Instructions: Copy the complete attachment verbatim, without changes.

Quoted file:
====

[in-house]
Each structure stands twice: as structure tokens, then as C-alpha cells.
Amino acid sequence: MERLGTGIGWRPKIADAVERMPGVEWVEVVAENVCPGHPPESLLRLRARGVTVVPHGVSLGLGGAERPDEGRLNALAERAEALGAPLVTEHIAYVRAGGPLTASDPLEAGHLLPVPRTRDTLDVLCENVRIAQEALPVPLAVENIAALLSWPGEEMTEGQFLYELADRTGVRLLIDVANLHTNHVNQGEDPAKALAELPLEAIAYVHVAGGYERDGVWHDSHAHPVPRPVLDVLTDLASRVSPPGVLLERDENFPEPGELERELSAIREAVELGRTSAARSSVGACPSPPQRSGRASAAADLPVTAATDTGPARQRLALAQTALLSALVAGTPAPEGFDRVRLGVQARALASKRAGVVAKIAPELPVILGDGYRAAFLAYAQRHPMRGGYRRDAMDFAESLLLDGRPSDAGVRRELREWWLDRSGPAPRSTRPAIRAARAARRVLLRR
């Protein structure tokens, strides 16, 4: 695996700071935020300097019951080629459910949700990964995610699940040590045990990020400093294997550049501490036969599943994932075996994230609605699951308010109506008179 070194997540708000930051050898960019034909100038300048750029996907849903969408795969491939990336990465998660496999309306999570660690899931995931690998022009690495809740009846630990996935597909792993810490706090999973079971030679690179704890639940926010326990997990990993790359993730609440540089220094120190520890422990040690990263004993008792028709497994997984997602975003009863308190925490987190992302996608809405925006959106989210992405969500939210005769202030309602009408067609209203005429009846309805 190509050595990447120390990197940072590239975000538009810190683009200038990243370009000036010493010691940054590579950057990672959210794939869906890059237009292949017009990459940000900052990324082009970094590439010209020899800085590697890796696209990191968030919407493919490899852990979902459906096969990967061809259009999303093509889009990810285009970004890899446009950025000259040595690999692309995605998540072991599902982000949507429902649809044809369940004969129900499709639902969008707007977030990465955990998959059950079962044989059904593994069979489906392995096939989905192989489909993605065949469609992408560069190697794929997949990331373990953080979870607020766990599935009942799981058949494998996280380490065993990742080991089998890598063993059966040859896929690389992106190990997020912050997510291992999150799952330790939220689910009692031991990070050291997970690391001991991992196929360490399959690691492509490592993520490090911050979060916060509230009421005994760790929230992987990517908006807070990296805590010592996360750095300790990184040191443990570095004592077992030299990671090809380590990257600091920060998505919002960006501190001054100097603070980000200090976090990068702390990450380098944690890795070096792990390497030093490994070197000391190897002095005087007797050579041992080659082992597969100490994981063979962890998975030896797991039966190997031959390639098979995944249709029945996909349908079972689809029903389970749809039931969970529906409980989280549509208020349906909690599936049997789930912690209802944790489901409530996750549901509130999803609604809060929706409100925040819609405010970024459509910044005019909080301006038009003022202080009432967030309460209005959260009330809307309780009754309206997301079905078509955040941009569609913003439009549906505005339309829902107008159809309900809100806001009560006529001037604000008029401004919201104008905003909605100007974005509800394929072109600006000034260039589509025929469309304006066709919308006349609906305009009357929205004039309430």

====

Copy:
[in-house]
Each structure stands twice: as structure tokens, then as C-alpha cells.
Amino acid sequence: MERLGTGIGWRPKIADAVERMPGVEWVEVVAENVCPGHPPESLLRLRARGVTVVPHGVSLGLGGAERPDEGRLNALAERAEALGAPLVTEHIAYVRAGGPLTASDPLEAGHLLPVPRTRDTLDVLCENVRIAQEALPVPLAVENIAALLSWPGEEMTEGQFLYELADRTGVRLLIDVANLHTNHVNQGEDPAKALAELPLEAIAYVHVAGGYERDGVWHDSHAHPVPRPVLDVLTDLASRVSPPGVLLERDENFPEPGELERELSAIREAVELGRTSAARSSVGACPSPPQRSGRASAAADLPVTAATDTGPARQRLALAQTALLSALVAGTPAPEGFDRVRLGVQARALASKRAGVVAKIAPELPVILGDGYRAAFLAYAQRHPMRGGYRRDAMDFAESLLLDGRPSDAGVRRELREWWLDRSGPAPRSTRPAIRAARAARRVLLRR
């Protein structure tokens, strides 16, 4: 695996700071935020300097019951080629459910949700990964995610699940040590045990990020400093294997550049501490036969599943994932075996994230609605699951308010109506008179 070194997540708000930051050898960019034909100038300048750029996907849903969408795969491939990336990465998660496999309306999570660690899931995931690998022009690495809740009846630990996935597909792993810490706090999973079971030679690179704890639940926010326990997990990993790359993730609440540089220094120190520890422990040690990263004993008792028709497994997984997602975003009863308190925490987190992302996608809405925006959106989210992405969500939210005769202030309602009408067609209203005429009846309805 190509050595990447120390990197940072590239975000538009810190683009200038990243370009000036010493010691940054590579950057990672959210794939869906890059237009292949017009990459940000900052990324082009970094590439010209020899800085590697890796696209990191968030919407493919490899852990979902459906096969990967061809259009999303093509889009990810285009970004890899446009950025000259040595690999692309995605998540072991599902982000949507429902649809044809369940004969129900499709639902969008707007977030990465955990998959059950079962044989059904593994069979489906392995096939989905192989489909993605065949469609992408560069190697794929997949990331373990953080979870607020766990599935009942799981058949494998996280380490065993990742080991089998890598063993059966040859896929690389992106190990997020912050997510291992999150799952330790939220689910009692031991990070050291997970690391001991991992196929360490399959690691492509490592993520490090911050979060916060509230009421005994760790929230992987990517908006807070990296805590010592996360750095300790990184040191443990570095004592077992030299990671090809380590990257600091920060998505919002960006501190001054100097603070980000200090976090990068702390990450380098944690890795070096792990390497030093490994070197000391190897002095005087007797050579041992080659082992597969100490994981063979962890998975030896797991039966190997031959390639098979995944249709029945996909349908079972689809029903389970749809039931969970529906409980989280549509208020349906909690599936049997789930912690209802944790489901409530996750549901509130999803609604809060929706409100925040819609405010970024459509910044005019909080301006038009003022202080009432967030309460209005959260009330809307309780009754309206997301079905078509955040941009569609913003439009549906505005339309829902107008159809309900809100806001009560006529001037604000008029401004919201104008905003909605100007974005509800394929072109600006000034260039589509025929469309304006066709919308006349609906305009009357929205004039309430």